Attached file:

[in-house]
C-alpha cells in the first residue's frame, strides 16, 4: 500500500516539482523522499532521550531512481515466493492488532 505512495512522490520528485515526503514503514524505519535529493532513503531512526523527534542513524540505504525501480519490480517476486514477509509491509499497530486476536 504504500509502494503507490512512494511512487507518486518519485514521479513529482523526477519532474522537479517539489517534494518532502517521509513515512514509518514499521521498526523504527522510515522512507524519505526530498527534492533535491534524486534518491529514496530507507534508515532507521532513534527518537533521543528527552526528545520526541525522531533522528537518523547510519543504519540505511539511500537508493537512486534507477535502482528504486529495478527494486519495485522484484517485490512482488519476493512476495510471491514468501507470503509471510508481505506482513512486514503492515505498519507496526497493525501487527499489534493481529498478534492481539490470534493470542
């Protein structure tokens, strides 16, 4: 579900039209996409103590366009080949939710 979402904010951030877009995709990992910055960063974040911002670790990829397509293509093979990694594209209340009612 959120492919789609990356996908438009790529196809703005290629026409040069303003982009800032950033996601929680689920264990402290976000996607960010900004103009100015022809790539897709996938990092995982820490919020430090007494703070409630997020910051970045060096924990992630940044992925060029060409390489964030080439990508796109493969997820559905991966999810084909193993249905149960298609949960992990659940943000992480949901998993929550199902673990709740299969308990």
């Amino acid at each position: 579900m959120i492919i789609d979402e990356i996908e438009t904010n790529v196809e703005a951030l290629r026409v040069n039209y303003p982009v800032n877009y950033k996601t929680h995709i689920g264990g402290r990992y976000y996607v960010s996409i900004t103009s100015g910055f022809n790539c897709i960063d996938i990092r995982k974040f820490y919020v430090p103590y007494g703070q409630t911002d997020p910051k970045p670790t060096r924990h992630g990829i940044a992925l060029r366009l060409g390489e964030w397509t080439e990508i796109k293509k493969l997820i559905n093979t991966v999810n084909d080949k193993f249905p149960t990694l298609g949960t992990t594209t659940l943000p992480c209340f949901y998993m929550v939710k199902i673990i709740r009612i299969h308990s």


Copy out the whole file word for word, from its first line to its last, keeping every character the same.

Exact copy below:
[in-house]
C-alpha cells in the first residue's frame, strides 16, 4: 500500500516539482523522499532521550531512481515466493492488532 505512495512522490520528485515526503514503514524505519535529493532513503531512526523527534542513524540505504525501480519490480517476486514477509509491509499497530486476536 504504500509502494503507490512512494511512487507518486518519485514521479513529482523526477519532474522537479517539489517534494518532502517521509513515512514509518514499521521498526523504527522510515522512507524519505526530498527534492533535491534524486534518491529514496530507507534508515532507521532513534527518537533521543528527552526528545520526541525522531533522528537518523547510519543504519540505511539511500537508493537512486534507477535502482528504486529495478527494486519495485522484484517485490512482488519476493512476495510471491514468501507470503509471510508481505506482513512486514503492515505498519507496526497493525501487527499489534493481529498478534492481539490470534493470542
């Protein structure tokens, strides 16, 4: 579900039209996409103590366009080949939710 979402904010951030877009995709990992910055960063974040911002670790990829397509293509093979990694594209209340009612 959120492919789609990356996908438009790529196809703005290629026409040069303003982009800032950033996601929680689920264990402290976000996607960010900004103009100015022809790539897709996938990092995982820490919020430090007494703070409630997020910051970045060096924990992630940044992925060029060409390489964030080439990508796109493969997820559905991966999810084909193993249905149960298609949960992990659940943000992480949901998993929550199902673990709740299969308990």
């Amino acid at each position: 579900m959120i492919i789609d979402e990356i996908e438009t904010n790529v196809e703005a951030l290629r026409v040069n039209y303003p982009v800032n877009y950033k996601t929680h995709i689920g264990g402290r990992y976000y996607v960010s996409i900004t103009s100015g910055f022809n790539c897709i960063d996938i990092r995982k974040f820490y919020v430090p103590y007494g703070q409630t911002d997020p910051k970045p670790t060096r924990h992630g990829i940044a992925l060029r366009l060409g390489e964030w397509t080439e990508i796109k293509k493969l997820i559905n093979t991966v999810n084909d080949k193993f249905p149960t990694l298609g949960t992990t594209t659940l943000p992480c209340f949901y998993m929550v939710k199902i673990i709740r009612i299969h308990s």